MY TAKE
My Take
by

Lancome has only itself to blame for public relations fiasco

Cancelling a concert by Canto-pop star and democracy activist Denise Ho because of criticism by Beijing-backed paper a PR disaster for cosmetics giant

PUBLISHED : Wednesday, 08 June, 2016, 11:05pm
UPDATED : Friday, 10 June, 2016, 10:08am

Lancome should have stuck with Kate Winslet, Julia Roberts and Emma Watson. Even Zhang Ziyi, Fan Bingbing and Gong Li would do. Sure, they all cost a lot more than Canto-pop singer and democracy activist Denise Ho Wan-sze. But the public backlash over the cosmetics giant’s cancellation of a free concert with Ho has probably inflicted far greater cost than jetting one of those superstars to Hong Kong.

Denise Ho controversy: protesters march despite Lancome closing Hong Kong stores

The reputational damage is incalculable. Not only has the company suffered a backlash from Hong Kong netizens angry over its apparent kowtowing to Beijing, but the furore has become international news, covered even by The New York Times, the BBC and Le Monde.

There is no right or wrong answer as to whether a multinational like Lancome should have hired, or stayed away from, politically active stars like Ho, who also recently visited the Dalai Lama. If you want to be edgy and appeal to younger locals, you can probably do that. But if you want to stay on Beijing’s good side, you should definitely stay away.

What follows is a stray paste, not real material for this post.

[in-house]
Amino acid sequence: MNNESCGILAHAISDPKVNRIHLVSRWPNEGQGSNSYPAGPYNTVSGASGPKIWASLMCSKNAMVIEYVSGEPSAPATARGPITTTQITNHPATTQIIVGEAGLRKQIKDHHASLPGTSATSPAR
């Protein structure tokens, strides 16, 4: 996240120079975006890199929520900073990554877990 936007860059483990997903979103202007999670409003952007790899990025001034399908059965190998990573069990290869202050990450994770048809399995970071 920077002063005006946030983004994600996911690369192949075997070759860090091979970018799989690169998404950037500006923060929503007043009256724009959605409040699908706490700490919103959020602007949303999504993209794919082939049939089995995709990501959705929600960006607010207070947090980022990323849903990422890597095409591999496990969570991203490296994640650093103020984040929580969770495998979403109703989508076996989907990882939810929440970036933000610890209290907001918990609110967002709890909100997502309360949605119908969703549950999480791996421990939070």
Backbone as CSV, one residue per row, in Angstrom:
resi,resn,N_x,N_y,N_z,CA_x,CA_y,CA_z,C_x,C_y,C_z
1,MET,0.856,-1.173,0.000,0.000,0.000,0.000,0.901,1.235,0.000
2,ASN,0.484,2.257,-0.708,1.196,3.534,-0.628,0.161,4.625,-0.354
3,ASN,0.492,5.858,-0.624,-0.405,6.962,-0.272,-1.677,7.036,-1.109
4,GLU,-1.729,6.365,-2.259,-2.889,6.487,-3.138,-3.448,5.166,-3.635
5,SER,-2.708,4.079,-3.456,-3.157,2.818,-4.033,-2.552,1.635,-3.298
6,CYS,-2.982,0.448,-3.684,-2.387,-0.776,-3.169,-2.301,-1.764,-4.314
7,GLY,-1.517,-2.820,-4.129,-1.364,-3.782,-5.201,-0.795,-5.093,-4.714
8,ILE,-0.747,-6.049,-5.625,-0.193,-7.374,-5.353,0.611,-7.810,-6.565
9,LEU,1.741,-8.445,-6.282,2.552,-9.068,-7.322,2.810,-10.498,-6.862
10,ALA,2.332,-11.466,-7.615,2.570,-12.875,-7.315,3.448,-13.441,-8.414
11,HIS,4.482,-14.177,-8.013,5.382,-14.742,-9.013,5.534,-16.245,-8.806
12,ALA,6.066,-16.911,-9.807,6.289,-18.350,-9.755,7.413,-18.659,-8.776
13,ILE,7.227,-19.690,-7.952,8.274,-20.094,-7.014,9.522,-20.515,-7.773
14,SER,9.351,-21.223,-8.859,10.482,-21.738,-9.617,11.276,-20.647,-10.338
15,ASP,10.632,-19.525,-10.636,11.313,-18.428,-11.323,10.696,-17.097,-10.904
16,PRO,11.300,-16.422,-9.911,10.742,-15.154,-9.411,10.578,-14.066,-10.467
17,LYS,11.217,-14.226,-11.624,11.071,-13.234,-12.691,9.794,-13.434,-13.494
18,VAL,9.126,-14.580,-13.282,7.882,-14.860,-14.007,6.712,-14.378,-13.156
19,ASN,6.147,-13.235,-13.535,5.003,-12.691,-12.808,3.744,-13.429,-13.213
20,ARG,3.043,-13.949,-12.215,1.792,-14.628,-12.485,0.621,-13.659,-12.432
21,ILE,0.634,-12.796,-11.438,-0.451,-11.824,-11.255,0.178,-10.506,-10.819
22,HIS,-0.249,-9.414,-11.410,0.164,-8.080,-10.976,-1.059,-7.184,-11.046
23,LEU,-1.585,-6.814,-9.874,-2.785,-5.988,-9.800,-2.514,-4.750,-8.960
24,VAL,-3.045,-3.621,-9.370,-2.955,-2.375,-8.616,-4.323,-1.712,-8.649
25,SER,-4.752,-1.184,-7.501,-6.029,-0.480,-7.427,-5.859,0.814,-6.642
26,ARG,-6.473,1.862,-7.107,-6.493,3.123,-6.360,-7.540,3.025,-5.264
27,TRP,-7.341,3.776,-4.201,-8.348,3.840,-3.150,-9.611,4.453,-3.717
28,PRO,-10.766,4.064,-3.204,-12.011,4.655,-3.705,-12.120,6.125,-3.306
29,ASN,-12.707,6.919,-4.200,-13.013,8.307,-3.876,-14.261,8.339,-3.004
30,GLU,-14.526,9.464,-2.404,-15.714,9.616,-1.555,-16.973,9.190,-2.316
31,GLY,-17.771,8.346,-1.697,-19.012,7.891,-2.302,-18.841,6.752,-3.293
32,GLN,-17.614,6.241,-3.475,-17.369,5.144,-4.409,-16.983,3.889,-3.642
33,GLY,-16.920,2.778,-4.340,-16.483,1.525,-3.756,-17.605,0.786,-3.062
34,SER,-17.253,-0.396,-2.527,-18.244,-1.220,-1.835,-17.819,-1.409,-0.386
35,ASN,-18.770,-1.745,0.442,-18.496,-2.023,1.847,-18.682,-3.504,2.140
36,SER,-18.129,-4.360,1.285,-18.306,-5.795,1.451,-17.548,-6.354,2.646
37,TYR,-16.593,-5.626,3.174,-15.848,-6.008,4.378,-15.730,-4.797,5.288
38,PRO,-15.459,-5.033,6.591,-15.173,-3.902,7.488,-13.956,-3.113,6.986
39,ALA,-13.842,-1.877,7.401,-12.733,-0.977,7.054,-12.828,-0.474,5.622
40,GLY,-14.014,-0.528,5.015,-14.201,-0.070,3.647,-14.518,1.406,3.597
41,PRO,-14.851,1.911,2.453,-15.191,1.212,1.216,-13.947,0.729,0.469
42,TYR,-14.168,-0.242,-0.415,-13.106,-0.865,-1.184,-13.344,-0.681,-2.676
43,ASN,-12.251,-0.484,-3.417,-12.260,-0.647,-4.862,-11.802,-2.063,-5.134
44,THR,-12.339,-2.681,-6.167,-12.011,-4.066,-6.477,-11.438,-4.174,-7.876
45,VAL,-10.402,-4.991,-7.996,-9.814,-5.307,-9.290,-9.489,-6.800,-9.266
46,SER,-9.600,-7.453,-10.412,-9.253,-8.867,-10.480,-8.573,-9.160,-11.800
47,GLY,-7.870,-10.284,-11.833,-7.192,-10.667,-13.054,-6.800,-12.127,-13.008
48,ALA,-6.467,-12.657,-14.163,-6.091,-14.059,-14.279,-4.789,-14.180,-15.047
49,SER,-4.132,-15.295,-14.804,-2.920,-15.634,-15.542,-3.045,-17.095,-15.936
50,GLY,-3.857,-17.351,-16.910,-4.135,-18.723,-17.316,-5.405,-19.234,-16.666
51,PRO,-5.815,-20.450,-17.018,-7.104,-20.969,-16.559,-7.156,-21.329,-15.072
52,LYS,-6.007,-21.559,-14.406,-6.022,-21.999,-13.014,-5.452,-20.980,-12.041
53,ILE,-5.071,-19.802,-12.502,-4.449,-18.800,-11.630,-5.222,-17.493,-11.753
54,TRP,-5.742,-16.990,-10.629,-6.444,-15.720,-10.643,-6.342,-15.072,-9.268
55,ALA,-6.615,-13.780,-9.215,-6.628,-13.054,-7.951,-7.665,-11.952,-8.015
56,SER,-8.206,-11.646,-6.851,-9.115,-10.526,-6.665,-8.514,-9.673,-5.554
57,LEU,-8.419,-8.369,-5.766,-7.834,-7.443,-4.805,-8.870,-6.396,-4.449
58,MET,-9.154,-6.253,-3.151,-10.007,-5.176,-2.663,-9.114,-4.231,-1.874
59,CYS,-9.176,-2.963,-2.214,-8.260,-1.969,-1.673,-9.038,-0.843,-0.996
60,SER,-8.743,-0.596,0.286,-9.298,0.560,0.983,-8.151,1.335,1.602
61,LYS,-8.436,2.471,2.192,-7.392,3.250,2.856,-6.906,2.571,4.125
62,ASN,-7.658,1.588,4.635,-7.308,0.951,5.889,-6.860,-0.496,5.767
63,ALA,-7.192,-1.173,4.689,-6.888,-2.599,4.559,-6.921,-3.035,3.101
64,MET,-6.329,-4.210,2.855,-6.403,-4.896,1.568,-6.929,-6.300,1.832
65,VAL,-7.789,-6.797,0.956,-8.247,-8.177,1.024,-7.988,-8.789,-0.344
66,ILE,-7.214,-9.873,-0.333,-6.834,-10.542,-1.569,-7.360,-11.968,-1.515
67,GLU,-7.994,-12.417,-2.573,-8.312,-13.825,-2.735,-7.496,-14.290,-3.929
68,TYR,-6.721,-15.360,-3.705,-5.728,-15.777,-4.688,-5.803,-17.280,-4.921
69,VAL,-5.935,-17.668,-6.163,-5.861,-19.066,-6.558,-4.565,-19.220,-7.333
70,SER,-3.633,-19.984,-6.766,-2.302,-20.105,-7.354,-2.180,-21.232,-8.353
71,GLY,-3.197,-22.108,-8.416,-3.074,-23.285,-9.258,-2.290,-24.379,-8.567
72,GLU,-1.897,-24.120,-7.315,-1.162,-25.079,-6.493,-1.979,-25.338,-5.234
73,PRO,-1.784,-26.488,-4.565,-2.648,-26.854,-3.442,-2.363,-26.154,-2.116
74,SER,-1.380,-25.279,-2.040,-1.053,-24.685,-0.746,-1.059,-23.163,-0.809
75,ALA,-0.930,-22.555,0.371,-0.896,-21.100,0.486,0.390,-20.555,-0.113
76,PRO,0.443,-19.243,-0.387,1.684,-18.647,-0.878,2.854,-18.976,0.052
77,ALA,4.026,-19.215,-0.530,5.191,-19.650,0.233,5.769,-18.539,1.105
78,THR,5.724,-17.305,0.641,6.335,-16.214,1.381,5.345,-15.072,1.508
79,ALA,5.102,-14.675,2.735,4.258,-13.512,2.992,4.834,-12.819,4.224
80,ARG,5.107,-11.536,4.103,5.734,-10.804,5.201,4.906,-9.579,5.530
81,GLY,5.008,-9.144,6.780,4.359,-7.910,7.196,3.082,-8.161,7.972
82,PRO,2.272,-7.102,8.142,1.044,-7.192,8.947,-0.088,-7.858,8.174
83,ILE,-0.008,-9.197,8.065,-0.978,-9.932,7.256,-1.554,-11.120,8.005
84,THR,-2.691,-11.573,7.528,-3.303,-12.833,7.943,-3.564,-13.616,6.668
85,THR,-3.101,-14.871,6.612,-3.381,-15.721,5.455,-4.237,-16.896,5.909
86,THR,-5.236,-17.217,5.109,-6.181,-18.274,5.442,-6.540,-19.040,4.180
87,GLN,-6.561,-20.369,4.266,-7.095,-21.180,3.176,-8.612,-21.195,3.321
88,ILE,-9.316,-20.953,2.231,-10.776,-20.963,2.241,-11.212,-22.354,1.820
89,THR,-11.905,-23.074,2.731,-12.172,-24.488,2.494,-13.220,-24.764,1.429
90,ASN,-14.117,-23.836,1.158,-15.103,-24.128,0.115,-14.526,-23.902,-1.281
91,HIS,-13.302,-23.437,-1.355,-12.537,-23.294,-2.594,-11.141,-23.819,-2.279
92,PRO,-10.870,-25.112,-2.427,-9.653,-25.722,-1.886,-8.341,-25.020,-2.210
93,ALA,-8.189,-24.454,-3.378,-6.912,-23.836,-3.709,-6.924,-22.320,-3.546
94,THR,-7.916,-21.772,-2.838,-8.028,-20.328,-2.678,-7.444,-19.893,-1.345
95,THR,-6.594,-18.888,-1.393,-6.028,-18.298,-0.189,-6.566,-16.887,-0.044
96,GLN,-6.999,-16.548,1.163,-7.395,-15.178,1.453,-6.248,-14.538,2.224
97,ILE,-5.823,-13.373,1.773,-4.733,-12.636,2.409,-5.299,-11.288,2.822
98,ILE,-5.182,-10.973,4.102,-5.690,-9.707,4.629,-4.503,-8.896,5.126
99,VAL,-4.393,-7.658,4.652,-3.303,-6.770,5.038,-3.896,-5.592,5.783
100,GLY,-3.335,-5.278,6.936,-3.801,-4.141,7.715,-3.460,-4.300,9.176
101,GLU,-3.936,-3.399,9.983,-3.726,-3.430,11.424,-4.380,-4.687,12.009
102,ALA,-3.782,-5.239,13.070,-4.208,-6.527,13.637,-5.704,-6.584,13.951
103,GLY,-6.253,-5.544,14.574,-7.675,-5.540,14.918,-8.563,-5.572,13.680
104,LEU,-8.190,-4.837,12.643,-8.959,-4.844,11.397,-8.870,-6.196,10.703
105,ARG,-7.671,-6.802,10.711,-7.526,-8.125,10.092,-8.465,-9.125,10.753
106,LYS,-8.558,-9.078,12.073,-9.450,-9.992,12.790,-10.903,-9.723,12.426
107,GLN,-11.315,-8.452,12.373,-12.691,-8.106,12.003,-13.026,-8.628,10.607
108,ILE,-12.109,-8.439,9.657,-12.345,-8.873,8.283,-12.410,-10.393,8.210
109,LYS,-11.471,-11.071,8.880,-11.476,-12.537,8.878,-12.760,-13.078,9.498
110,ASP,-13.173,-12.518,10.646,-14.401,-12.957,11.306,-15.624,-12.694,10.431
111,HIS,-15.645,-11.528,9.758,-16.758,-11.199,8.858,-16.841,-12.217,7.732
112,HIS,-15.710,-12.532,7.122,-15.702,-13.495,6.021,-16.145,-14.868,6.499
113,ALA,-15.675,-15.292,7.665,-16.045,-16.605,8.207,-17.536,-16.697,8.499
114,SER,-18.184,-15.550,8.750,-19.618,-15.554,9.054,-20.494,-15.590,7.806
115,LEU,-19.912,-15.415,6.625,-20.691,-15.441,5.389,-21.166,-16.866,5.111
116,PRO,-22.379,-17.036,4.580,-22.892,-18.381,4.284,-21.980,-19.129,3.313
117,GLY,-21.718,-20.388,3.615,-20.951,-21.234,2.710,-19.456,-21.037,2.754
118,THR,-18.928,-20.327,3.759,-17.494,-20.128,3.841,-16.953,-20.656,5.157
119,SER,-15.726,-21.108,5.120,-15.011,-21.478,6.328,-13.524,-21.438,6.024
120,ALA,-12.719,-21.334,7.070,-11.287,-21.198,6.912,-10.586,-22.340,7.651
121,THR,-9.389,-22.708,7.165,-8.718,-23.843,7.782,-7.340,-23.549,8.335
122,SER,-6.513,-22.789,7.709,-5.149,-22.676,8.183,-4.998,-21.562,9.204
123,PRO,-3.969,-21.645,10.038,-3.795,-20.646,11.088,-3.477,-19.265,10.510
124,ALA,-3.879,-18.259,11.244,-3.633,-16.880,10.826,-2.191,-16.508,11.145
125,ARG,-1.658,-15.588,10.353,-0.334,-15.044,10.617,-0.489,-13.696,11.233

What’s a definite no-no is to hire someone like Ho and then promptly ditch her after an official mainland newspaper complains. That not only makes you look spineless and unprincipled, it shows you are incompetent, which is more unforgivable in the corporate world.

Hong Kong Canto-pop star Denise Ho calls on Lancome to explain concert cancellation

Listerine has also hired Ho for some of its promotional campaigns, and it is sticking with her. It’s been praised for showing courage in standing up to Beijing. I just think they know what they are doing.

The Lancome fiasco has created the perfect opportunity for Ho and her pan-democratic friends to raise hell.

Fourteen local political groups are campaigning against Lancome and its parent company, L’Oreal.

Ho has accused the French firm of “kneeling down in the face of a bullying hegemony”.

“This is not only about me. This is about those who believe in freedom, justice and equality. This is about those precious universal values that every individual yearns for,” she said in a statement.

“This is about what kind of a world we want to live in. It is unjust when people have to be punished for speaking out, standing up and seeking for these rights we consider to be basic human rights.”

Fine words – and just about every international corporation’s nightmare.